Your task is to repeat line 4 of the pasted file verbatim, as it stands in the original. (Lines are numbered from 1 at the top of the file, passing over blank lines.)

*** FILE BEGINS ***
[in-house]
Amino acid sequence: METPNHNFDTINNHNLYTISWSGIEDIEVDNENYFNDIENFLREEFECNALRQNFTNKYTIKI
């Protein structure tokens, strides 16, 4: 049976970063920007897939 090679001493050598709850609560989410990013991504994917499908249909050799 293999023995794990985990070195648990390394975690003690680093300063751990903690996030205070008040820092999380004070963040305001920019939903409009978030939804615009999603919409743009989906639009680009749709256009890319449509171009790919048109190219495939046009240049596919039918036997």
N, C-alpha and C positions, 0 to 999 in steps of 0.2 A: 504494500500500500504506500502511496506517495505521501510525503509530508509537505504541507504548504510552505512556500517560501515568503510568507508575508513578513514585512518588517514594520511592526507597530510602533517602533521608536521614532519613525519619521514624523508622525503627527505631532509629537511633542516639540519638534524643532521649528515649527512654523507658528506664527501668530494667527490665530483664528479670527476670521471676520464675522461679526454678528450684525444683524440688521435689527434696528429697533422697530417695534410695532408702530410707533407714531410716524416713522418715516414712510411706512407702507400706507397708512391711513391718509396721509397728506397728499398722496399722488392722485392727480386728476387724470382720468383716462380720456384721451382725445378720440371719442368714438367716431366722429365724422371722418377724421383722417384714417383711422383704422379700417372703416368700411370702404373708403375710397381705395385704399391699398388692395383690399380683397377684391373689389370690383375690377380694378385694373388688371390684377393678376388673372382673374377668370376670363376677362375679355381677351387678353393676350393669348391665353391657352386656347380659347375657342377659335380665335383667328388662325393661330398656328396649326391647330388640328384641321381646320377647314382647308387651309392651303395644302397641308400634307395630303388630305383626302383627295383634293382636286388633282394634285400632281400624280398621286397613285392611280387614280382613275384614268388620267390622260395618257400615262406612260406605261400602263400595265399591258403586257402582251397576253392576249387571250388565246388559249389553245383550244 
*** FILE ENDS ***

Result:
N, C-alpha and C positions, 0 to 999 in steps of 0.2 A: 504494500500500500504506500502511496506517495505521501510525503509530508509537505504541507504548504510552505512556500517560501515568503510568507508575508513578513514585512518588517514594520511592526507597530510602533517602533521608536521614532519613525519619521514624523508622525503627527505631532509629537511633542516639540519638534524643532521649528515649527512654523507658528506664527501668530494667527490665530483664528479670527476670521471676520464675522461679526454678528450684525444683524440688521435689527434696528429697533422697530417695534410695532408702530410707533407714531410716524416713522418715516414712510411706512407702507400706507397708512391711513391718509396721509397728506397728499398722496399722488392722485392727480386728476387724470382720468383716462380720456384721451382725445378720440371719442368714438367716431366722429365724422371722418377724421383722417384714417383711422383704422379700417372703416368700411370702404373708403375710397381705395385704399391699398388692395383690399380683397377684391373689389370690383375690377380694378385694373388688371390684377393678376388673372382673374377668370376670363376677362375679355381677351387678353393676350393669348391665353391657352386656347380659347375657342377659335380665335383667328388662325393661330398656328396649326391647330388640328384641321381646320377647314382647308387651309392651303395644302397641308400634307395630303388630305383626302383627295383634293382636286388633282394634285400632281400624280398621286397613285392611280387614280382613275384614268388620267390622260395618257400615262406612260406605261400602263400595265399591258403586257402582251397576253392576249387571250388565246388559249389553245383550244 